Tail Cap Testing

Regarding tail cap testing: is the object of this test to see what the driver pulls in current? is so could u use a regulated dc supply and get more accurate results?

Just curious!

I just don't see the point... why would that be more accurate?

Won't you think "most accurate result" should be using closest actual setting as normally used, e.g actual batteries? The only difference would be the addition of the ammeter. Even that necessary addition can change your result slightly, ammeter+probe don't exactly have 0 ohm.

Using a dc supply just adds another variable to mess up your result IMO.

if the driver is a constant current driver (e.g. 350mA draw no matter what the cell's voltage is!) then brightness will decline with time because voltage drops with time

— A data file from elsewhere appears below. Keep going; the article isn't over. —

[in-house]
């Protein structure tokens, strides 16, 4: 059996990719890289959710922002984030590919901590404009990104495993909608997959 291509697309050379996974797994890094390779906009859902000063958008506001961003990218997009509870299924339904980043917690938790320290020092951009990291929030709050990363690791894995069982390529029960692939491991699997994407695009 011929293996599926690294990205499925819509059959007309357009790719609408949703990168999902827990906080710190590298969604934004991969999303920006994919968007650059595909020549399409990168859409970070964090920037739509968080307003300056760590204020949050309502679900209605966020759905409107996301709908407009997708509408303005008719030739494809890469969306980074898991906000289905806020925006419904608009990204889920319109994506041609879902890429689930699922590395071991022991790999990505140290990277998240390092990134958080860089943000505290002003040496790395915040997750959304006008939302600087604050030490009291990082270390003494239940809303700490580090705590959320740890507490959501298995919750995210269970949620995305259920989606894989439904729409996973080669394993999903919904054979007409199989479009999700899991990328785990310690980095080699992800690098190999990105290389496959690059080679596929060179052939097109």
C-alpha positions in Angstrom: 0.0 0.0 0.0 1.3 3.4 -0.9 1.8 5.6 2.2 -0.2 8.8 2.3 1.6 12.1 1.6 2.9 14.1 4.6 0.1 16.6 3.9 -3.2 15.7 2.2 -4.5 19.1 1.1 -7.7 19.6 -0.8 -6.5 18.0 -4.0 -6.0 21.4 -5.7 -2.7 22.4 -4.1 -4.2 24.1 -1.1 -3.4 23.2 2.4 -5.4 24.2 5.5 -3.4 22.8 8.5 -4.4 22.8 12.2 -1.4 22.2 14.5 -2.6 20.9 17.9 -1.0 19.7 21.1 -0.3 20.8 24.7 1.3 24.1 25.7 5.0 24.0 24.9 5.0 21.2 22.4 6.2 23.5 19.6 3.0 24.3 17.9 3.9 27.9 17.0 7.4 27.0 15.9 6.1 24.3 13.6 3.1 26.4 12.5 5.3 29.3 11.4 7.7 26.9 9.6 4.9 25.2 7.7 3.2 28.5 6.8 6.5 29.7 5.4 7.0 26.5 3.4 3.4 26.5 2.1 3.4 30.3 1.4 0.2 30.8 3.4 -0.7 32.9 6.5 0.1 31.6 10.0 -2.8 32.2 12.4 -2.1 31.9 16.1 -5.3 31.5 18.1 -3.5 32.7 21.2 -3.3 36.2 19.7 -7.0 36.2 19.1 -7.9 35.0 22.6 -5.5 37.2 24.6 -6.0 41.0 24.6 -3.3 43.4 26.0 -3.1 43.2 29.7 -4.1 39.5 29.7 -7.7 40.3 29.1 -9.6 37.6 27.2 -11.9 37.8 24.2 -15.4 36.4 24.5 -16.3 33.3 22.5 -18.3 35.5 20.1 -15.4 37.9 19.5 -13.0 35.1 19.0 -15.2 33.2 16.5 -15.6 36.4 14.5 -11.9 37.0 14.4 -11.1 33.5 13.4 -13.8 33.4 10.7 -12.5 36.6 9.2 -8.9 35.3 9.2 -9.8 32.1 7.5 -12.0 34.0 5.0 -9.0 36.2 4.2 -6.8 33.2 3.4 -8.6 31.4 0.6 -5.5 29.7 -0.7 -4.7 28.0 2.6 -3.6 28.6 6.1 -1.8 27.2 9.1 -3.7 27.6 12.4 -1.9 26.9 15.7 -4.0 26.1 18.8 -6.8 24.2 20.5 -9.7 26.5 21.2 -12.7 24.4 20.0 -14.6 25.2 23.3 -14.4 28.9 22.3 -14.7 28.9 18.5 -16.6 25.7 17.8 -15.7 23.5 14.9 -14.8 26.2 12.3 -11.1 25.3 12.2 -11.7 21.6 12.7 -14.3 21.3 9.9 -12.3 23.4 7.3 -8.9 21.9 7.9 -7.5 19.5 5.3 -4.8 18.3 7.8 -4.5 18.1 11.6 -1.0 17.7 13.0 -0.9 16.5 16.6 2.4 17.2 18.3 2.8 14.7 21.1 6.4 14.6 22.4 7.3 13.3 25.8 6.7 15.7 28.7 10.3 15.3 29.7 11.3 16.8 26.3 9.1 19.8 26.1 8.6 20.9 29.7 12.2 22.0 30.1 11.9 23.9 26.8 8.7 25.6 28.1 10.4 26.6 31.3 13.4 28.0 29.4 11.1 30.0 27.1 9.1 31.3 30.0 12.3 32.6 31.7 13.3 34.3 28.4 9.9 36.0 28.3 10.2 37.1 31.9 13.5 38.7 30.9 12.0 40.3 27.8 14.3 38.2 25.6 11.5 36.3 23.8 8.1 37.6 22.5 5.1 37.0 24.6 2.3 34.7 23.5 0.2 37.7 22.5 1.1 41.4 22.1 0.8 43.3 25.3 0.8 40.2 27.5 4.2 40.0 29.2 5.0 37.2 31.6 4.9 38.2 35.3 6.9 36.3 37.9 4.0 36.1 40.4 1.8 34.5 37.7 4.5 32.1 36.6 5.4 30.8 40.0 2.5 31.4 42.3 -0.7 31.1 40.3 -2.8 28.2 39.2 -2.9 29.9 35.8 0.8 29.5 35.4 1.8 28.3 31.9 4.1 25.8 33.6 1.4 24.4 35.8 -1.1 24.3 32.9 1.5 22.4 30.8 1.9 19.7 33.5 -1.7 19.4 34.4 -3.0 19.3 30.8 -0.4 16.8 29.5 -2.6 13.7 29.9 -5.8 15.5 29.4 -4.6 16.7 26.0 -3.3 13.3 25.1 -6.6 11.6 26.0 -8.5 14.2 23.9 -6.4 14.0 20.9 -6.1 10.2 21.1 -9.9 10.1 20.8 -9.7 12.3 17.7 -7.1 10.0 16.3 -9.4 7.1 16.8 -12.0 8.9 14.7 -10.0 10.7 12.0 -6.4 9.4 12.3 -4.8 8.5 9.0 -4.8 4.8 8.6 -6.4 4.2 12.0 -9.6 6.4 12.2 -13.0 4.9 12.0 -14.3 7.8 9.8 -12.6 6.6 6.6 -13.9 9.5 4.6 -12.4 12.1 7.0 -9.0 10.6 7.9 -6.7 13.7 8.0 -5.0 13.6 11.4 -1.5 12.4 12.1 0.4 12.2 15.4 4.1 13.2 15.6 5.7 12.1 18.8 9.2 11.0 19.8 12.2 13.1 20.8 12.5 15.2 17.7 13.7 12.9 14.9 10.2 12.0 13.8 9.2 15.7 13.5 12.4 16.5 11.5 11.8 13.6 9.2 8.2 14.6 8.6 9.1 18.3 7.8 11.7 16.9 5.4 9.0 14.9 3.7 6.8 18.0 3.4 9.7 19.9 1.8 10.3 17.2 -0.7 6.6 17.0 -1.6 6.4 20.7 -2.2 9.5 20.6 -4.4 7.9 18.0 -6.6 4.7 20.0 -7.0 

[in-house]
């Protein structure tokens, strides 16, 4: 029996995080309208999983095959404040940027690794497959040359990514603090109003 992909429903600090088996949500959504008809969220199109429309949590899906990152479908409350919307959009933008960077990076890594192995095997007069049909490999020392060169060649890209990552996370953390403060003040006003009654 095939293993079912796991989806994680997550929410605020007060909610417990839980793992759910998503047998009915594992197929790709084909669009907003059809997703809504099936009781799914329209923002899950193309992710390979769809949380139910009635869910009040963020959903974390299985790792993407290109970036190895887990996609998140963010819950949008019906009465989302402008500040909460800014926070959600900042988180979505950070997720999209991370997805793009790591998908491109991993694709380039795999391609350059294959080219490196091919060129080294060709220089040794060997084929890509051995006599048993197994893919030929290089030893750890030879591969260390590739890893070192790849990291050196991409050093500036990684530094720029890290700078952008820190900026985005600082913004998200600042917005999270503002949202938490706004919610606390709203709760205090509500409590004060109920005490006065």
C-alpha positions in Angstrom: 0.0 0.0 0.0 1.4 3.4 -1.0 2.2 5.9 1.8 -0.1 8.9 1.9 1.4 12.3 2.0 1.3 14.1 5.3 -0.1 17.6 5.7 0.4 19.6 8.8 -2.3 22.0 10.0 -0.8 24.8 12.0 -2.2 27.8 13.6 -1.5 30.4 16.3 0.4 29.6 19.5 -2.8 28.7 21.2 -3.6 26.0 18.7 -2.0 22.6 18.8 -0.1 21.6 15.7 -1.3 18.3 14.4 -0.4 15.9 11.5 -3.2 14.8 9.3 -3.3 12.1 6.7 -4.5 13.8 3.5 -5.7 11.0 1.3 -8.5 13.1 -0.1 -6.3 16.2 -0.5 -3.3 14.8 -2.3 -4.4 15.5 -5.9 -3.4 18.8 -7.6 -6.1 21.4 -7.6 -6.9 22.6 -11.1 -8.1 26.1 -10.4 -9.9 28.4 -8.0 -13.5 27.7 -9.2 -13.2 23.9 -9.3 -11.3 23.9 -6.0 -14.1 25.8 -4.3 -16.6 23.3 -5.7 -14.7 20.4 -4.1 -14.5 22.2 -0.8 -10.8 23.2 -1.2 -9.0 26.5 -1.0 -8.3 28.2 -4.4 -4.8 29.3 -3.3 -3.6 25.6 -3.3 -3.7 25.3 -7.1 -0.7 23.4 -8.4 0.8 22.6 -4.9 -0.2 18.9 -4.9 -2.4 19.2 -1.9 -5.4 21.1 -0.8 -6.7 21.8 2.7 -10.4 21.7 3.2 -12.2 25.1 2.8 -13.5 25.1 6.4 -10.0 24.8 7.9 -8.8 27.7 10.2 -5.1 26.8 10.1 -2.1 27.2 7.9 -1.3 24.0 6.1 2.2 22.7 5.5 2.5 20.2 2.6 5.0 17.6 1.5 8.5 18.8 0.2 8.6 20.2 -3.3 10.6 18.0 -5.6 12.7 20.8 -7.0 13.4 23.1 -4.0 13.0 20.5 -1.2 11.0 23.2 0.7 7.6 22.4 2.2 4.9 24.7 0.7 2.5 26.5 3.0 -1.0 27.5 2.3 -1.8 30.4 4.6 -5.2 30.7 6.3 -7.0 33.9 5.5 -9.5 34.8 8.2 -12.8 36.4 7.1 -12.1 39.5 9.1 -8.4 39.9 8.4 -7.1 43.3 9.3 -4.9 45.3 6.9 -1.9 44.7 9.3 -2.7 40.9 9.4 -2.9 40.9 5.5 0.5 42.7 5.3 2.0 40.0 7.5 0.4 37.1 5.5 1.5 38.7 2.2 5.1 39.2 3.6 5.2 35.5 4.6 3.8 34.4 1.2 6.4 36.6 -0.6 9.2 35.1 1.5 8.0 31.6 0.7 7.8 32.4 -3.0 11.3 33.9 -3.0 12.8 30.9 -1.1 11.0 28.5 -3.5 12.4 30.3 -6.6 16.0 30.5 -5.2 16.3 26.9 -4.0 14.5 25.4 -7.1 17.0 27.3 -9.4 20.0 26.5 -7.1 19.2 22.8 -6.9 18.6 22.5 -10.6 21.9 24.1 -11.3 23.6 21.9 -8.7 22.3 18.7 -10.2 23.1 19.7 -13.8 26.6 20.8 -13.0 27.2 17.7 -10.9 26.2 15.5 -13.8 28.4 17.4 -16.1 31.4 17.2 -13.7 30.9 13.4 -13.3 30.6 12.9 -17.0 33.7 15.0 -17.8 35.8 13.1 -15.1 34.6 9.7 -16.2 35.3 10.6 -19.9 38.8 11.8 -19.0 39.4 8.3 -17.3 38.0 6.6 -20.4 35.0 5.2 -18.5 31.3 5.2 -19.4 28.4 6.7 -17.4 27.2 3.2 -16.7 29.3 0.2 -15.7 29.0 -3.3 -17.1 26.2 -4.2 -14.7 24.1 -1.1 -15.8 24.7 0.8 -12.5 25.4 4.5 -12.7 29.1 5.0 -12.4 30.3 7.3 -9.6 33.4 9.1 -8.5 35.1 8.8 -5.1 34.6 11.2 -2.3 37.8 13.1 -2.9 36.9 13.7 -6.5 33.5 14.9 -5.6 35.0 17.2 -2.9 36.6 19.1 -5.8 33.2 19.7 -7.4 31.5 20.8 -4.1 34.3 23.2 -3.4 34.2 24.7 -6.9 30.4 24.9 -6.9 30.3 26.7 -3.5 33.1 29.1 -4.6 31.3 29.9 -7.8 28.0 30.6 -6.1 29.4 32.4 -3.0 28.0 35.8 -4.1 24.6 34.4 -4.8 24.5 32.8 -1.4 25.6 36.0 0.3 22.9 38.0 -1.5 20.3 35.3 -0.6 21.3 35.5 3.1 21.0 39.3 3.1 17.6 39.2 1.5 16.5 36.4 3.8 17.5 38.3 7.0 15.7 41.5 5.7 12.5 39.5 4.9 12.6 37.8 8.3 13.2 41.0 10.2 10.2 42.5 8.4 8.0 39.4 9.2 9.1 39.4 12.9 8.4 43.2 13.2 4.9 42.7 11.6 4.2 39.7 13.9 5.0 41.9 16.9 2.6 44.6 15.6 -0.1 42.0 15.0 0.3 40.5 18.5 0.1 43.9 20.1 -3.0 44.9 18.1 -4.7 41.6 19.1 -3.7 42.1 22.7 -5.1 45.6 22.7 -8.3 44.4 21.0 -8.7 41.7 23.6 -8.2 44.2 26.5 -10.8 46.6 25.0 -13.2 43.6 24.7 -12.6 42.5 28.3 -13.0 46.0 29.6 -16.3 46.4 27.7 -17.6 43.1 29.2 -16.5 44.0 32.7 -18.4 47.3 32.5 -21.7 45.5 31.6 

How good is your DC supply, does it contain any ripple/noise from the rectifier? If so how does this react with the driver, particularly at lower settings where the driver is chopping the DC itself?

That depends on the forward voltage the LED, at 350mA constant it will take a lot on a 18650 for the brightness to decline, it will be about 2.7v for the LED and Protected Sanyo will cut by that time too. And if the circuit it's made so that it reads the voltage and it actually cuts of at one point then you will see no brightness degradation in time, especially with 2x 18650.

Yes, you could. But it is not that easy, you have to measure voltage at the light, not at the power supply (There can be a significant voltage drop in cables).

I do that test in my review and makes a curve from the result:

As can be seen I do also include a lux meter in the setup.